AND st.statistic# = sn.statistic#
AND st.sid = s.sid
AND s.paddr = p.addr
AND s.last_call_et <> (SYSDATE - 240/1440) -- sessions logged on within 4 hours
ORDER BY st.value;


-- sessions with the highest time for a certain wait

SELECT s.sid, s.serial#, p.spid as "OS PID", s.username, s.module, se.time_waited
FROM v$session_event se, v$session s, v$process p
WHERE se.event = '&event_name'
AND s.last_call_et <> (SYSDATE - 240/1440) -- sessions logged on within 4 hours
AND se.sid = s.sid
AND s.paddr = p.addr
ORDER BY se.time_waited;

-- sessions with highest DB Time usage

SELECT s.sid, s.serial#, p.spid as "OS PID", s.username, s.module, st.value/100 as "DB Time (sec)"
, stcpu.value/100 as "CPU Time (sec)", round(stcpu.value / st.value * 100,2) as "% CPU"
FROM v$sesstat st, v$statname sn, v$session s, v$sesstat stcpu, v$statname sncpu, v$process p
WHERE sn.name = 'DB time' -- CPU
AND st.statistic# = sn.statistic#
AND st.sid = s.sid
AND sncpu.name = 'CPU used by this session' -- CPU
AND stcpu.statistic# = sncpu.statistic#
AND stcpu.sid = st.sid
AND s.paddr = p.addr
AND s.last_call_et <> (SYSDATE - 240/1440) -- sessions logged on within 4 hours
AND st.value > 0;

db file scattered read
Systemwide Waits:
If the TIME spent waiting for multiblock reads is significant then it can be helpful to determine which segment/s Oracle is performing the reads against. The files where the reads are occuring can be found by looking at where BLKS_READ / READS > 1 . (A ratio greater than 1 indicates there are some multiblock reads occuring).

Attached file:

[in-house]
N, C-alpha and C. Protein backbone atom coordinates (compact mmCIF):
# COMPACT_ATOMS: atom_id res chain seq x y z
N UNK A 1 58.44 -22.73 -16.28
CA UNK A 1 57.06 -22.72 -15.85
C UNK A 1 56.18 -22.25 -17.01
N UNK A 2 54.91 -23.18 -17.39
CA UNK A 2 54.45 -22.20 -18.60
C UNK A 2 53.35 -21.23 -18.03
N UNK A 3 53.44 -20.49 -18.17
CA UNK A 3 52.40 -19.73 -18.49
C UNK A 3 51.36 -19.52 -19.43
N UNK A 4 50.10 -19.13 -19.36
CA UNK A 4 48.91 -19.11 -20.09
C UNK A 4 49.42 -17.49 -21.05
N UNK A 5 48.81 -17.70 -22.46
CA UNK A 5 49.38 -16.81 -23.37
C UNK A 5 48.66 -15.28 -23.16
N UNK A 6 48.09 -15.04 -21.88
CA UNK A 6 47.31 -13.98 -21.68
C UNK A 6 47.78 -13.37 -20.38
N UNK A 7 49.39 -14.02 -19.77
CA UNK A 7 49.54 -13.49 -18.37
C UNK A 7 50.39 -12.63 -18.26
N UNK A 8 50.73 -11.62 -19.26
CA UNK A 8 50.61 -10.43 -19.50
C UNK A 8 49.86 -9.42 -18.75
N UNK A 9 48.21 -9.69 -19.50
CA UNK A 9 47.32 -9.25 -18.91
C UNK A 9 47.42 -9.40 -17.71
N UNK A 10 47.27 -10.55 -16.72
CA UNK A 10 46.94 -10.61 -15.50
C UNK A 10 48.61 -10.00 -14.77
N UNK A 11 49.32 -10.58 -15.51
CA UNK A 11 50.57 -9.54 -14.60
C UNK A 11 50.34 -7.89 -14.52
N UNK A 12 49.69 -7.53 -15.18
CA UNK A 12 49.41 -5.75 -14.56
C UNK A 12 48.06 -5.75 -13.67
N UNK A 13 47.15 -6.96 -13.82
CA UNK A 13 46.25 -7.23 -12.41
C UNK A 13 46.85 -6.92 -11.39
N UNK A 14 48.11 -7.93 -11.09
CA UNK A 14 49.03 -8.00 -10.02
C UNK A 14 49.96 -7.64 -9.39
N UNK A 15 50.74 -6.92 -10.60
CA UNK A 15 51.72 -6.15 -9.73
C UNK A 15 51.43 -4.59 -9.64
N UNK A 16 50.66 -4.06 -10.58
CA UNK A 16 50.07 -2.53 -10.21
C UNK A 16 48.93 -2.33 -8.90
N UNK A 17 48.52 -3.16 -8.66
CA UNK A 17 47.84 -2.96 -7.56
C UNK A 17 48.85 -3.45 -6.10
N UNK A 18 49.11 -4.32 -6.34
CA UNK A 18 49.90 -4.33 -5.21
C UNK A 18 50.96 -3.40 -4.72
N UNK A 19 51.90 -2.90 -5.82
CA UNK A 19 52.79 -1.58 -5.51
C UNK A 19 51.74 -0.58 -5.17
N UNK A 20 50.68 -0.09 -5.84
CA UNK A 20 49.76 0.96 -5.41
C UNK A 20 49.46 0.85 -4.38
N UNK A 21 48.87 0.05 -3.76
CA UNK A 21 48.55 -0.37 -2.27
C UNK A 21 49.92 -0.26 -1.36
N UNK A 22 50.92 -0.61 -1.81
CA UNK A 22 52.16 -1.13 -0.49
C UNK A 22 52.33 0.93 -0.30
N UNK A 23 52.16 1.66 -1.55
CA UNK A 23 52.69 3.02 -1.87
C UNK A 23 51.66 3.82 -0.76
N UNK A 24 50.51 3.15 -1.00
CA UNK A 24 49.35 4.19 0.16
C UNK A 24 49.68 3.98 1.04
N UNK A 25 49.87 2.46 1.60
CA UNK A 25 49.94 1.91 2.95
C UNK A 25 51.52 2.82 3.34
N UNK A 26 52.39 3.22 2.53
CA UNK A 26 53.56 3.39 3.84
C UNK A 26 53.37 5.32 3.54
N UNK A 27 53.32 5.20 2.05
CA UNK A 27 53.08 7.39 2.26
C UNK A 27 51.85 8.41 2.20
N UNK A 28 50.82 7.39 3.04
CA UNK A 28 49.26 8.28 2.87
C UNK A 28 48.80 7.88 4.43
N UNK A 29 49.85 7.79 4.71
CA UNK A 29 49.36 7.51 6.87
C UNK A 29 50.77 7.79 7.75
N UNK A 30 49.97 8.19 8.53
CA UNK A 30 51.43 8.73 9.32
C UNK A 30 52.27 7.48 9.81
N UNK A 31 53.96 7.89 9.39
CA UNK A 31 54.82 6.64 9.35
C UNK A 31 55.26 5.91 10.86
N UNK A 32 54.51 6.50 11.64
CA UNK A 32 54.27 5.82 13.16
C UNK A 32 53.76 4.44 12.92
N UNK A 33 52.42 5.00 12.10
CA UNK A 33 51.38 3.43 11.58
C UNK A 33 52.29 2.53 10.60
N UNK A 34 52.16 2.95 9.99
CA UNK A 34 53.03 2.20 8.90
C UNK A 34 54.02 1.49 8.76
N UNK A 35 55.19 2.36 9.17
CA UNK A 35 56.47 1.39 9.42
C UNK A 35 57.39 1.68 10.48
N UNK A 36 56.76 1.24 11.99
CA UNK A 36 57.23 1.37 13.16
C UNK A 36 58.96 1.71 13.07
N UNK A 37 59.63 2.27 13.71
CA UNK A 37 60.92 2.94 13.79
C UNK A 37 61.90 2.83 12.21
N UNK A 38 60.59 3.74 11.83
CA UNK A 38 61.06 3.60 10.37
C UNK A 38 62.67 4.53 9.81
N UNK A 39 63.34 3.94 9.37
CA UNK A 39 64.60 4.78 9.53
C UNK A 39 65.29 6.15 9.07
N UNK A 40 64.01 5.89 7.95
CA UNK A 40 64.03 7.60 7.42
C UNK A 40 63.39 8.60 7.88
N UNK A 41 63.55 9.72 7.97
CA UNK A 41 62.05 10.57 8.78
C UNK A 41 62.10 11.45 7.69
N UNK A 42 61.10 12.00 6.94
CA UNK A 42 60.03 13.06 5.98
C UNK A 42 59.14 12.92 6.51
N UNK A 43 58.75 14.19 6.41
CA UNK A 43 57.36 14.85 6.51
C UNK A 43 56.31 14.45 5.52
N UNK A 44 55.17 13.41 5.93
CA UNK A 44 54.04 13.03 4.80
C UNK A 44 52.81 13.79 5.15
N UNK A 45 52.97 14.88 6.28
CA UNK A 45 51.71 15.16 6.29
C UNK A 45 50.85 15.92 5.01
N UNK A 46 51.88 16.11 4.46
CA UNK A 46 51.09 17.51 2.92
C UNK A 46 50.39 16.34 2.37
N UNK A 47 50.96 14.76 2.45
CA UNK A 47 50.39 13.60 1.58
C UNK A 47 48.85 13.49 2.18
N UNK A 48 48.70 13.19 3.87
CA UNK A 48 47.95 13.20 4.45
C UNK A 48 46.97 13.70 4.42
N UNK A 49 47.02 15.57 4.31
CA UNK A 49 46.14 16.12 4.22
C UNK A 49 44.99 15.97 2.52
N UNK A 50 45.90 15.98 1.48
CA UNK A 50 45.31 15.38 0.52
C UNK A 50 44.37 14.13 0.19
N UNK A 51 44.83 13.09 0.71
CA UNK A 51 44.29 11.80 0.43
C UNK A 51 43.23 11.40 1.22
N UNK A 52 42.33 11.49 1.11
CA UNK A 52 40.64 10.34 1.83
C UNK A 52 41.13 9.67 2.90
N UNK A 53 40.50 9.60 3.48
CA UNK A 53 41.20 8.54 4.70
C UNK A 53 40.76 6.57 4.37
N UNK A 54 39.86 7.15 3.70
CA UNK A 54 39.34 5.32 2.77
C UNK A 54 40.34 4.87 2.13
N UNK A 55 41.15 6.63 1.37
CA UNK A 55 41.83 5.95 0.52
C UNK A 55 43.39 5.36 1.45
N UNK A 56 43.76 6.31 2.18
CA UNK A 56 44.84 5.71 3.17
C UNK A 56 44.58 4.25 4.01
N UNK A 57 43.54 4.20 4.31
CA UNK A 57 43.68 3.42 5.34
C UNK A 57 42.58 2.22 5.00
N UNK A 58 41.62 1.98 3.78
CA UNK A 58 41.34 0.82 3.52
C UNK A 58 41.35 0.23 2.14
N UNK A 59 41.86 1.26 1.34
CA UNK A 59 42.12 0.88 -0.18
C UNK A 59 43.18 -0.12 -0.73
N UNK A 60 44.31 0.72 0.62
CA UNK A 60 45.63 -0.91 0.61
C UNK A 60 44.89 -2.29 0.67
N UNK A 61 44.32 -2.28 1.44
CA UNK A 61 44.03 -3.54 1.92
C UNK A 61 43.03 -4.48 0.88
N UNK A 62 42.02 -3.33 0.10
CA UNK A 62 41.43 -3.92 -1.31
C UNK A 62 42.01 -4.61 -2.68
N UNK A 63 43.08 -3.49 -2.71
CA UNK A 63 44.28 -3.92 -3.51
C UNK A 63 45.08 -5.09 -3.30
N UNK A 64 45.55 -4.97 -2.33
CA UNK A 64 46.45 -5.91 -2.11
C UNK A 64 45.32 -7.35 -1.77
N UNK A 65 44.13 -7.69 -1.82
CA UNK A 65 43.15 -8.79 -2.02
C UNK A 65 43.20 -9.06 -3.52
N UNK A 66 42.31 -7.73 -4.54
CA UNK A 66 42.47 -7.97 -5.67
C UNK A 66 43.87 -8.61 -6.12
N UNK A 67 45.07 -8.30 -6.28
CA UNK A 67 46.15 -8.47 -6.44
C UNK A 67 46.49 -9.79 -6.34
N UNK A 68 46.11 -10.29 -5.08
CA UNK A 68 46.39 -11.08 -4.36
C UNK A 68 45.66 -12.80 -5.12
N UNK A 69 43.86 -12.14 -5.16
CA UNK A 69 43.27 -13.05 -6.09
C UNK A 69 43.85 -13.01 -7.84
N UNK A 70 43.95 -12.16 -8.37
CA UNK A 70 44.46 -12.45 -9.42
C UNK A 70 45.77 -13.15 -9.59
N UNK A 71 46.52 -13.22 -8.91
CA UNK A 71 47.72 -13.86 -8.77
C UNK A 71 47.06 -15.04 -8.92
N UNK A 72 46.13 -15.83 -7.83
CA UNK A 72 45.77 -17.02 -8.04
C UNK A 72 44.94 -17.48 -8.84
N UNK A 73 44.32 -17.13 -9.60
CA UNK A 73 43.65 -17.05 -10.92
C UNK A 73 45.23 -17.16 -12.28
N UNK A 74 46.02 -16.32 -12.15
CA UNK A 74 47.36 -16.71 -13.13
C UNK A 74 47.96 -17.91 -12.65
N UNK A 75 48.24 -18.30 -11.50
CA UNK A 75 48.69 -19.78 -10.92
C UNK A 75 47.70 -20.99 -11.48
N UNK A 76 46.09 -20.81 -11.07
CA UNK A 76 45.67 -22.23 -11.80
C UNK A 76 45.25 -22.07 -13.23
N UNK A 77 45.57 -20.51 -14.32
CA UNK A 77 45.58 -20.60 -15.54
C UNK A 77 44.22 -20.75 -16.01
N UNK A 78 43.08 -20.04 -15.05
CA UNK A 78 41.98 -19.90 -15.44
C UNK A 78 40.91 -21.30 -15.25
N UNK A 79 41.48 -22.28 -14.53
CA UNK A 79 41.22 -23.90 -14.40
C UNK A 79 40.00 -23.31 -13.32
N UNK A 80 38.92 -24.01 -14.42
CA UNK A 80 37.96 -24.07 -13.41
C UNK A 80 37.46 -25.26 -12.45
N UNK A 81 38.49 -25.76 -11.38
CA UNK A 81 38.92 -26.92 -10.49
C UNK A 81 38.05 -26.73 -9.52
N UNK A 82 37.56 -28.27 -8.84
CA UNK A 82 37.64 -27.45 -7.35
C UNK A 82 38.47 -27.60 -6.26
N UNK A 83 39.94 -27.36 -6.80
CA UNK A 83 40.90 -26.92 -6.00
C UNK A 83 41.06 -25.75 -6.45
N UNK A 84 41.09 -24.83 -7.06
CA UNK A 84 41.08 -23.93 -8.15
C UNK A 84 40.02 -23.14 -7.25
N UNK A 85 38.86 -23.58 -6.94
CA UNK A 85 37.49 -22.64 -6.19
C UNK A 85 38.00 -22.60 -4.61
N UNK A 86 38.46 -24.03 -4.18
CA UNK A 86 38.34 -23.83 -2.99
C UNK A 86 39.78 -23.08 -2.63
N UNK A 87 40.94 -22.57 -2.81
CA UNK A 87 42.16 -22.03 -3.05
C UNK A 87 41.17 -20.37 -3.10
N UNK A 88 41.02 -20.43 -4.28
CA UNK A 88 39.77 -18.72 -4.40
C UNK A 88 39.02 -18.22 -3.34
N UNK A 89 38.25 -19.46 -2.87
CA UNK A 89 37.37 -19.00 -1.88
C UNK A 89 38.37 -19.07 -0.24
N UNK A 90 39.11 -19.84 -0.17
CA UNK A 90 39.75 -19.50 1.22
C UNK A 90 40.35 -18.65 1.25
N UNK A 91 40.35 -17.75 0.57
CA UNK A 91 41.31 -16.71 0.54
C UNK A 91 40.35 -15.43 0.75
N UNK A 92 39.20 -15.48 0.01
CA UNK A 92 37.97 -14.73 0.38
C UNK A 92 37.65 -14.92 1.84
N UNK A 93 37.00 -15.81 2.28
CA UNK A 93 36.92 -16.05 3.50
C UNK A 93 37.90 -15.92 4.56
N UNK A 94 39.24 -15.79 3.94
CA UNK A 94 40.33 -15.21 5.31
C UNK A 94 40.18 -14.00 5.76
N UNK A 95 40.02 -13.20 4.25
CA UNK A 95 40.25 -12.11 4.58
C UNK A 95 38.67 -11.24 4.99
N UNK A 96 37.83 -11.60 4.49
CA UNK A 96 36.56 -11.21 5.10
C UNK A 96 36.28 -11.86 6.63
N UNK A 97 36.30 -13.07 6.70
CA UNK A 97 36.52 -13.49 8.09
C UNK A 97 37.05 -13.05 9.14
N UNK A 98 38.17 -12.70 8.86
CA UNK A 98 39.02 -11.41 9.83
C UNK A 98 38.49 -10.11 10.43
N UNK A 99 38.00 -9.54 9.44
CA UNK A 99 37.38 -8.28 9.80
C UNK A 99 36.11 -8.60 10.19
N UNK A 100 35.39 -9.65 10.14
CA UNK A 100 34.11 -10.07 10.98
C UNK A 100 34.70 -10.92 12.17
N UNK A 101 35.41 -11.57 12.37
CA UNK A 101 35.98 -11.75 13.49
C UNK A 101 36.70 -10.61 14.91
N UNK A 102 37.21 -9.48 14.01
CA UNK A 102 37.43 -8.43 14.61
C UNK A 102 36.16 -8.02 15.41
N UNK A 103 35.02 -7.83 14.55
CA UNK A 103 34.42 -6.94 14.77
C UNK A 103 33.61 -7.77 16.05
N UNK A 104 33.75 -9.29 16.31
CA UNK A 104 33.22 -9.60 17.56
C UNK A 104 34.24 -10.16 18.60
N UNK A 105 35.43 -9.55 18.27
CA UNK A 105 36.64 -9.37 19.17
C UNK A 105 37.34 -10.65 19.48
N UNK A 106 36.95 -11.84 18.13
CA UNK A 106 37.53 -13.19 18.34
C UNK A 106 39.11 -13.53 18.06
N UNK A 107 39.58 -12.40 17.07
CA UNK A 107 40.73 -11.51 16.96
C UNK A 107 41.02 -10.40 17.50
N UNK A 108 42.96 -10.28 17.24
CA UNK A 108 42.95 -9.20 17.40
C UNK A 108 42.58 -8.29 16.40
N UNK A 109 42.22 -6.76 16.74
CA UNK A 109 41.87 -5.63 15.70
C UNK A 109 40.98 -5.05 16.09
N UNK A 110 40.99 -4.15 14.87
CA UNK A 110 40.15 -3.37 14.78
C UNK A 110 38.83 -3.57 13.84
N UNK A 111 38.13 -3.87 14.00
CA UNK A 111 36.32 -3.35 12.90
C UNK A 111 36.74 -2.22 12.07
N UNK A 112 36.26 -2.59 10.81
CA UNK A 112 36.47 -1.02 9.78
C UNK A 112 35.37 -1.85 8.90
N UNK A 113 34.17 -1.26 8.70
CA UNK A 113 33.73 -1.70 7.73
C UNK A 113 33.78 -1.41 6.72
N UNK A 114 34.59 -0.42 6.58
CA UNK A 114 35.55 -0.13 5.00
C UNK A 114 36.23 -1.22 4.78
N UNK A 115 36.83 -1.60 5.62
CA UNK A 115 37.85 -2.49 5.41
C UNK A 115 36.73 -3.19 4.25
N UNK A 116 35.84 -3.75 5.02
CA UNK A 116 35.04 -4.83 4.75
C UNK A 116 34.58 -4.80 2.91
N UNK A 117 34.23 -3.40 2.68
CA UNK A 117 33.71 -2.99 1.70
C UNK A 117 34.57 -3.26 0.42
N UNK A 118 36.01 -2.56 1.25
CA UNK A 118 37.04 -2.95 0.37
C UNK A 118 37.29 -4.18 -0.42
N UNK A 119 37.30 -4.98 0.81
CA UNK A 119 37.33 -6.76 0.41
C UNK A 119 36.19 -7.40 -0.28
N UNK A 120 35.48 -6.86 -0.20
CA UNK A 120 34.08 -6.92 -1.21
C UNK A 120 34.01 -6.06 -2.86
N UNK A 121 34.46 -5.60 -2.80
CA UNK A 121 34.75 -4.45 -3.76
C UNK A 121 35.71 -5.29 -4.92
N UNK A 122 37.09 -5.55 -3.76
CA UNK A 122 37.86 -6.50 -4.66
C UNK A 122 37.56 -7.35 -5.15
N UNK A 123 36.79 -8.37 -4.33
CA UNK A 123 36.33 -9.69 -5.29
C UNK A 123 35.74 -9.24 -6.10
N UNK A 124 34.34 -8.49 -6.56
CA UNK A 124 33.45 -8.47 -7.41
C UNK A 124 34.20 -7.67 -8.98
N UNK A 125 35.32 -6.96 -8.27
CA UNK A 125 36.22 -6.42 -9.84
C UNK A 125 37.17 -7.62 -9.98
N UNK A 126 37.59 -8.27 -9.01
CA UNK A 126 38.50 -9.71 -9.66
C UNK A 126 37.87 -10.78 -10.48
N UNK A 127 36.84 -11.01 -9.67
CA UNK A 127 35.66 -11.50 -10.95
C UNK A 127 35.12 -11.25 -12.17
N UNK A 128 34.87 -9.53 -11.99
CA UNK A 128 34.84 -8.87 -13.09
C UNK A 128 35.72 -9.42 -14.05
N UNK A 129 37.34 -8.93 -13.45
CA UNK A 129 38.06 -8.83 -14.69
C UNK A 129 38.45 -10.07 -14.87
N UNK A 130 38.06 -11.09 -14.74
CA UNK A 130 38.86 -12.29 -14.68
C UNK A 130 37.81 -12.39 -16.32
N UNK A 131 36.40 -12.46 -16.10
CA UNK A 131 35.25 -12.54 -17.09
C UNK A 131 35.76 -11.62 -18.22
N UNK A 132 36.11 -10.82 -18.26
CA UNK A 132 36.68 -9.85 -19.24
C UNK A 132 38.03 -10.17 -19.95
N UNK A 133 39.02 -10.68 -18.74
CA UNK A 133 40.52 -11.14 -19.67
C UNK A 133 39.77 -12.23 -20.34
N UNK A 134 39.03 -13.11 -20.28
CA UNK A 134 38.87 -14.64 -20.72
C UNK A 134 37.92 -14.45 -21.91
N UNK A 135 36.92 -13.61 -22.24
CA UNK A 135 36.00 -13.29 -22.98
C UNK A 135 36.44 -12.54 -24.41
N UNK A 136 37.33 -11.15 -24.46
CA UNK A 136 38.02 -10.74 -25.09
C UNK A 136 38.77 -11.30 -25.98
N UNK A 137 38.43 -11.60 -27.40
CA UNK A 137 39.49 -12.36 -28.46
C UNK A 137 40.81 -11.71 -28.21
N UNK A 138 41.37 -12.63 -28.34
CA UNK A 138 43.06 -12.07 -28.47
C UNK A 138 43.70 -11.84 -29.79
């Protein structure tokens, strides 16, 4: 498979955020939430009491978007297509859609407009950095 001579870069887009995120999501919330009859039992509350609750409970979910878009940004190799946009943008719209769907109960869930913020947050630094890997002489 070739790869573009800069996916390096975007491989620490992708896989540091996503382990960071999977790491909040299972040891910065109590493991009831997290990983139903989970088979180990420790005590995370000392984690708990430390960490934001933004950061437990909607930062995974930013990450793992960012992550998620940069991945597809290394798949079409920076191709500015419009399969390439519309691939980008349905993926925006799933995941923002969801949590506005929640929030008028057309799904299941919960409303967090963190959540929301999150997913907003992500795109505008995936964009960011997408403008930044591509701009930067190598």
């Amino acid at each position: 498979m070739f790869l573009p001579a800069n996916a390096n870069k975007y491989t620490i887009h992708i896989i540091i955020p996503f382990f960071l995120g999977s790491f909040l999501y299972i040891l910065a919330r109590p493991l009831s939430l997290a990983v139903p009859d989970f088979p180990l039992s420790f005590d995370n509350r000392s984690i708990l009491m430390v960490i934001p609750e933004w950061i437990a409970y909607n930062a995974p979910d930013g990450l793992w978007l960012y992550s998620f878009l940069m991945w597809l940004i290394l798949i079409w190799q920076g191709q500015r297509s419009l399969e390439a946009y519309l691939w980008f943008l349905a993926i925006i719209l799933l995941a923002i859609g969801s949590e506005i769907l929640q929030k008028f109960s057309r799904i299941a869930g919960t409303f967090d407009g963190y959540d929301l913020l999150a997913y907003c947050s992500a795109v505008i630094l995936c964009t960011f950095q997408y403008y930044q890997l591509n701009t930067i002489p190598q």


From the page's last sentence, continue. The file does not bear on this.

It can also be useful to see which sessions are performing scans and trace them to see if the scans are expected or not. This statement can be used to see which sessions may be worth tracing:


SELECT sid, total_waits, time_waited FROM v$session_event WHERE event='db file scattered read' and total_waits>0 ORDER BY 3,2;


One can also look at:
Statements with high DISK_READS in Sessions with high table scans blocks gotten in

db file sequential read


Systemwide Waits:IO is a normal activity so you are really interested in unnecessary or slow IO activity. If the TIME spent waiting for IOs is significant then we can determine which segment/s Oracle has to go to disk for. See the "Tablespace IO" and "File IO" sections of the ESTAT or STATSPACK reports to get information on which tablespaces / files are servicing the most IO requests, and to get an indication of the speed of the IO subsystem. If the TIME spent waiting for reads is significant then it can be helpful to determine which segment/s Oracle is performing the reads against. The files where the reads are occuring can be found by looking at .

It can also be useful to see which sessions are performing reads and trace them to see if the IOs are expected or not. This statement can be used to see which sessions may be worth tracing:


SELECT sid, total_waits, time_waited FROM v$session_event WHERE event='db file sequential read' and total_waits>0 ORDER BY 3,2;


One can also look at:
Statements with high DISK_READS in Sessions with high "physical reads" in


Undo Tablespace Check

set linesize 150
col username format a18
col sid format 99999
col object_name format a18